Qualcomm is currently the market leader in processors for stand-alone VR and AR headsets. Its chips are found in particular in the Oculus Quest, Oculus Go, HTC Vive Focus, HoloLens 2, Lenovo Mirage Solo headsets and many others.
Most of these devices have chips initially designed for smartphones. However, in 2018, the American firm launched its Snapdragon XR1: the first chip specially designed for virtual and augmented reality headsets.
Now Qualcomm has just announced its new Snapdragon XR2 5G chip dedicated to autonomous virtual and augmented reality headsets. Unlike the XR1 which was aimed mainly at low-end helmets, this second version is intended for high-end helmets. We could therefore find it on future devices such as the Oculus Quest 2 or the Magic Leap 2.
In terms of performance, the XR2 far outperforms the Snapdragon 835 found in most current standalone VR headsets such as the Quest. CPU and GPU performance have been doubled, pixel output capacity for video has increased fourfold, and definition per eye has increased sixfold. It therefore allows the support of 4Kx3K definition screens at 3Hz.
Beyond this performance gain, the platform is optimized to meet the needs of VR and AR headsets. For example, helmets equipped with this new component will be able to support up to 7 camera feeds for tracking of the user and his environment. Previously, the XR1 only supported four simultaneous video streams.
Tracking will therefore be able to be considerably improved on future autonomous helmets. For example, with three additional cameras, the next Oculus Quest could follow the user's eyes, mouth, or even legs.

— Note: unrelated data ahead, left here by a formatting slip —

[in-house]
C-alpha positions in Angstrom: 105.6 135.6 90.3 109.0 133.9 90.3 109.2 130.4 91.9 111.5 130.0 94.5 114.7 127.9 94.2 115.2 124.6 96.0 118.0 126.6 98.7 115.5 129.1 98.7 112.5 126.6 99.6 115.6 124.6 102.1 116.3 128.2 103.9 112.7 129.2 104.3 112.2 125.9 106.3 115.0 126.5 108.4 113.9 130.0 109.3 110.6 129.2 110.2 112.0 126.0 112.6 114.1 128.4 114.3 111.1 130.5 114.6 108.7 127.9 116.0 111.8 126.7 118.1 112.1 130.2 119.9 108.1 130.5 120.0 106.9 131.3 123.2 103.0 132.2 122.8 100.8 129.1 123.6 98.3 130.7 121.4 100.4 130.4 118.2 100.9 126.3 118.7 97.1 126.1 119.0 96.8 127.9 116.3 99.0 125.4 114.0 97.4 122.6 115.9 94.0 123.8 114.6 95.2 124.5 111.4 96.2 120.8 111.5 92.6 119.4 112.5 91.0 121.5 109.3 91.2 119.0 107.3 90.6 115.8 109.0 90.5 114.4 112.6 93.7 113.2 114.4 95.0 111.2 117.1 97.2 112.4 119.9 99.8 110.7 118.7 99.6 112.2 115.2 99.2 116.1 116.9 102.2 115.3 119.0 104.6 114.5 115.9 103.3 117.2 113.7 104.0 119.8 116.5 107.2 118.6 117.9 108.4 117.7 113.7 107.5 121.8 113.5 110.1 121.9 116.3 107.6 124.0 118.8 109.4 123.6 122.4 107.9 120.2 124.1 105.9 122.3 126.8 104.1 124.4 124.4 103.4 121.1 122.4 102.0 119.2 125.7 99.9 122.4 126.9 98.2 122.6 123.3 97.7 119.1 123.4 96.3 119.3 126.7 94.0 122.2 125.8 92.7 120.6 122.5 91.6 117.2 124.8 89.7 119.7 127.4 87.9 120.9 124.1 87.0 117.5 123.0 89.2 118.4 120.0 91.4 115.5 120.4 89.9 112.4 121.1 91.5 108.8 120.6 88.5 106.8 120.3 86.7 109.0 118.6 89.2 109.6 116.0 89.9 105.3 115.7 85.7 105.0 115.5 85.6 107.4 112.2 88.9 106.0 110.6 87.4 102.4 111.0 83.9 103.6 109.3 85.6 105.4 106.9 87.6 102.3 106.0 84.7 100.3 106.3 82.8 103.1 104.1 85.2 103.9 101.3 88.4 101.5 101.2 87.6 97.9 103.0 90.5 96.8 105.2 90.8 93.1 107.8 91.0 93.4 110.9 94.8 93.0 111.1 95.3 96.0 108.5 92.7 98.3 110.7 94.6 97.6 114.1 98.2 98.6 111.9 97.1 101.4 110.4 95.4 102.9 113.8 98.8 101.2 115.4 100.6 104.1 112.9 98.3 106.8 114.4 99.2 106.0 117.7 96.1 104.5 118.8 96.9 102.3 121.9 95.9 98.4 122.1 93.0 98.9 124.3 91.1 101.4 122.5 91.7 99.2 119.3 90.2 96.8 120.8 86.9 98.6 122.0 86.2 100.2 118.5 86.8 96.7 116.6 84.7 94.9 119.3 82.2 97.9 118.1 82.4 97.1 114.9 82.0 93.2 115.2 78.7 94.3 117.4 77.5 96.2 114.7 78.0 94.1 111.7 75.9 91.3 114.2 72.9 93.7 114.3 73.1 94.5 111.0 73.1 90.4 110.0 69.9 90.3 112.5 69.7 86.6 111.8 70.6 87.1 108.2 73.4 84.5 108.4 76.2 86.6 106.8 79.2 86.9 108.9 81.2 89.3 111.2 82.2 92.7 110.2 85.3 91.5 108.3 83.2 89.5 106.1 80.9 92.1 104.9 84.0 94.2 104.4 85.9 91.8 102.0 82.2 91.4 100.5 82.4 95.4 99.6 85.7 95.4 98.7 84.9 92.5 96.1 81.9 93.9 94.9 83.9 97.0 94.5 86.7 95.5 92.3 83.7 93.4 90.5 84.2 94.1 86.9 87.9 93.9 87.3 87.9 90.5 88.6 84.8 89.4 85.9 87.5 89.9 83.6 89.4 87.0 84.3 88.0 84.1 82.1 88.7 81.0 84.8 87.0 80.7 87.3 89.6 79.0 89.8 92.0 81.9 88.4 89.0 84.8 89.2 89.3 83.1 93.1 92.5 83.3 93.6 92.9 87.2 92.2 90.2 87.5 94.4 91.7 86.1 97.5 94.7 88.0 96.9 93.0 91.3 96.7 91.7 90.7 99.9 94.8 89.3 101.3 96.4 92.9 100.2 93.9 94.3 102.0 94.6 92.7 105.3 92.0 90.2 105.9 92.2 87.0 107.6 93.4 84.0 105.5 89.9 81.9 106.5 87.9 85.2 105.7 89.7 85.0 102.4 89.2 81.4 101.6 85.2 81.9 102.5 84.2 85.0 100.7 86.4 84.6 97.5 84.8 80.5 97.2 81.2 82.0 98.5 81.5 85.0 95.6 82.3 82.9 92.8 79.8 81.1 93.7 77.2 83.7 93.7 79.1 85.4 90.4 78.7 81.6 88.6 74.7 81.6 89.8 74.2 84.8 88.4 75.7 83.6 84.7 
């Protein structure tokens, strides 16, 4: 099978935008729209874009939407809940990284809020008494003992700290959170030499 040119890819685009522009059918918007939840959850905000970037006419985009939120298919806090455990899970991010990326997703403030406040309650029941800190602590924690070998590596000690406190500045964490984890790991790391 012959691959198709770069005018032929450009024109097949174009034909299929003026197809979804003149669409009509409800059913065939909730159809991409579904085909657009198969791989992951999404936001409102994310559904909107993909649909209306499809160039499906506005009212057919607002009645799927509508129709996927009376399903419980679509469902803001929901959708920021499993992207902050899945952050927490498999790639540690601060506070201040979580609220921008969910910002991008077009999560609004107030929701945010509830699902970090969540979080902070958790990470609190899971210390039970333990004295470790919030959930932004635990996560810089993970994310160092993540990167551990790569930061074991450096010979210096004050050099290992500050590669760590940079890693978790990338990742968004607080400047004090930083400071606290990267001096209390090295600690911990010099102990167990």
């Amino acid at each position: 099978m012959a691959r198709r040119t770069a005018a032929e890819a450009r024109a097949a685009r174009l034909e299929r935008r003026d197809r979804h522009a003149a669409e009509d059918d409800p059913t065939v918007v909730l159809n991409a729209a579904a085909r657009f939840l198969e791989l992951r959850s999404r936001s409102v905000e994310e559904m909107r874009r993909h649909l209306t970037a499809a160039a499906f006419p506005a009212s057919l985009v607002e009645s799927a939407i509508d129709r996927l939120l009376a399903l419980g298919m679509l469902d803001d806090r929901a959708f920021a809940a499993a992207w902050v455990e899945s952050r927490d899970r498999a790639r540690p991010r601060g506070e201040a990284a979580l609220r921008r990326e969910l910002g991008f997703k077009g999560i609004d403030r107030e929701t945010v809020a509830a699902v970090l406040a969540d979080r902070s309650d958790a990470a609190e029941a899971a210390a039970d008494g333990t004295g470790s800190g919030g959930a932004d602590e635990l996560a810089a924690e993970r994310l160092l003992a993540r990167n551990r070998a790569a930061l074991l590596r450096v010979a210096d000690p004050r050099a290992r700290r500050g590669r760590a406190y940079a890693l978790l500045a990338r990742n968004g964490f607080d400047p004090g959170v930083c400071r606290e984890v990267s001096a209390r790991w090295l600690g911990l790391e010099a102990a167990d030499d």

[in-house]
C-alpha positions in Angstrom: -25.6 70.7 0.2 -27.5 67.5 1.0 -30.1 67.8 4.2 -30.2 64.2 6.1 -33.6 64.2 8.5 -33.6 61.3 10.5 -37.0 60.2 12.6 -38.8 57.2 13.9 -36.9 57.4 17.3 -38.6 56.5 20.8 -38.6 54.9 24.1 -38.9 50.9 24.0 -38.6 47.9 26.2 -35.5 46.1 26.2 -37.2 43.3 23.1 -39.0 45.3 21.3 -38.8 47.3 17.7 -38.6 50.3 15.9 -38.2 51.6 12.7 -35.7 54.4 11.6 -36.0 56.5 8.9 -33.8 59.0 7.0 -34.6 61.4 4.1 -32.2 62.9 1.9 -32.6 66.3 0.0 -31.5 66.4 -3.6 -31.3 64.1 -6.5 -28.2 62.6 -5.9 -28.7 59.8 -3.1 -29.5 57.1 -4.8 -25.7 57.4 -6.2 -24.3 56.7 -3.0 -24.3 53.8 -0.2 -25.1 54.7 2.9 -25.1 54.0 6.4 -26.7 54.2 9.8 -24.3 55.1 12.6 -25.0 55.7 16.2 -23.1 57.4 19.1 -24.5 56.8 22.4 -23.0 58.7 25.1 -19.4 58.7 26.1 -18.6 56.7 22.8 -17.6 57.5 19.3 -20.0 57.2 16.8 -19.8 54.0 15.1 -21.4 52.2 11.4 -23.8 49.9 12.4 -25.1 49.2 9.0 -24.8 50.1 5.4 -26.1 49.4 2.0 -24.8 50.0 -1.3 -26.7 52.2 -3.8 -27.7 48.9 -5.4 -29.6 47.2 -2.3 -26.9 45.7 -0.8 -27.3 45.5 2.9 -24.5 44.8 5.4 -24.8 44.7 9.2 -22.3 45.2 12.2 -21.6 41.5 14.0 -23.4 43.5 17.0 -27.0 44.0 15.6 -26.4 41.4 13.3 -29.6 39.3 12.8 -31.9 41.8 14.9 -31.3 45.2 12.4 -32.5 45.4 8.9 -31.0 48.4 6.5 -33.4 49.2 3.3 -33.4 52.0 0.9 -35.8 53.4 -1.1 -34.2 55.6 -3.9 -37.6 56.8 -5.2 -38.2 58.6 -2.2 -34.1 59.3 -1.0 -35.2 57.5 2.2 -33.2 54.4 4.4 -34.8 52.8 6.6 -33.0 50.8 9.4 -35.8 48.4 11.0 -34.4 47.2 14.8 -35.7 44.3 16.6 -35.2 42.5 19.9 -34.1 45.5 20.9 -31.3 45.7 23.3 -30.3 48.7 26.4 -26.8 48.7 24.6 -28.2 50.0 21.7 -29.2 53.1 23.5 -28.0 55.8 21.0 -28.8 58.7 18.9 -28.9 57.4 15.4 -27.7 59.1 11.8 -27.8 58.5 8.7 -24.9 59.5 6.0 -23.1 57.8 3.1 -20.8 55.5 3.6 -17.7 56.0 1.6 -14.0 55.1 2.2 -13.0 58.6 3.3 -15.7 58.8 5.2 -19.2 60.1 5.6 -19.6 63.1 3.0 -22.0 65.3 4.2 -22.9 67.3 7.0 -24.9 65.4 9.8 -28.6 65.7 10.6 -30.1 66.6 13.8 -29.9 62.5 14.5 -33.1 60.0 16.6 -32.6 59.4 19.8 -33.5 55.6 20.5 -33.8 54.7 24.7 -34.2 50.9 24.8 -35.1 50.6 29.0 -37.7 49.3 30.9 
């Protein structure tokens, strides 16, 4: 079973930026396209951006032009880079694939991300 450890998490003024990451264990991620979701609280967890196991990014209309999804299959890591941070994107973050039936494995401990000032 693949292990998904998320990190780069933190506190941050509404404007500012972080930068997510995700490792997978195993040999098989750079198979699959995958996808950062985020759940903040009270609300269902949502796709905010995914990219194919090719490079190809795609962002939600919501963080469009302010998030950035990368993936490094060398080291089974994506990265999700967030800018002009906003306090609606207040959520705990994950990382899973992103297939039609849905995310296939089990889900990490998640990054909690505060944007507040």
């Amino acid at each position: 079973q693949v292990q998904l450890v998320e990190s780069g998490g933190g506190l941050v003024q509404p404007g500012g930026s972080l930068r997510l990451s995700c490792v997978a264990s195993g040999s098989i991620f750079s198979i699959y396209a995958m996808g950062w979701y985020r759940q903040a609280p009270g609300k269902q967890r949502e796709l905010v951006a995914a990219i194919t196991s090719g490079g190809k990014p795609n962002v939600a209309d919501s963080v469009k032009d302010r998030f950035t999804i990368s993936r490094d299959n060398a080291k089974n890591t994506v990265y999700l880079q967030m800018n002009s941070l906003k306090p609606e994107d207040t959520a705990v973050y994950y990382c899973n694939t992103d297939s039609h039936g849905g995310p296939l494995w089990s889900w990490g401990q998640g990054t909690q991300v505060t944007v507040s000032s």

A low latency video pass-through feature could also improve the pass-through experience offered by devices like the Quest. It would therefore be possible to combine virtual reality with augmented reality, like the Varjo XR-1 PC headset priced at $ 10.
Le artificial intelligence processing is also greatly improved with this new chip. Compared to the Snapdragon 835, the processing speed has been multiplied by 11. Here again, the tracking performance could be greatly improved.
However, the main novelty of this XR2 chip is obviously the integration of 5G. Stand-alone headsets will therefore be able to benefit from higher bandwidth, and very low latency mobile connectivity. This will allow you to enjoy a connection similar to that of WiFi, even when connected to the mobile network.
In the first half of 2020, Qualcomm will unveil the new version of its benchmark design based on the XR2. Manufacturers can use this design to develop their own autonomous virtual and augmented reality headsets. The first models should be launched in the second half of 2020. During this conference, Qualcomm also announced a partnership with Niantic around an augmented reality headset ...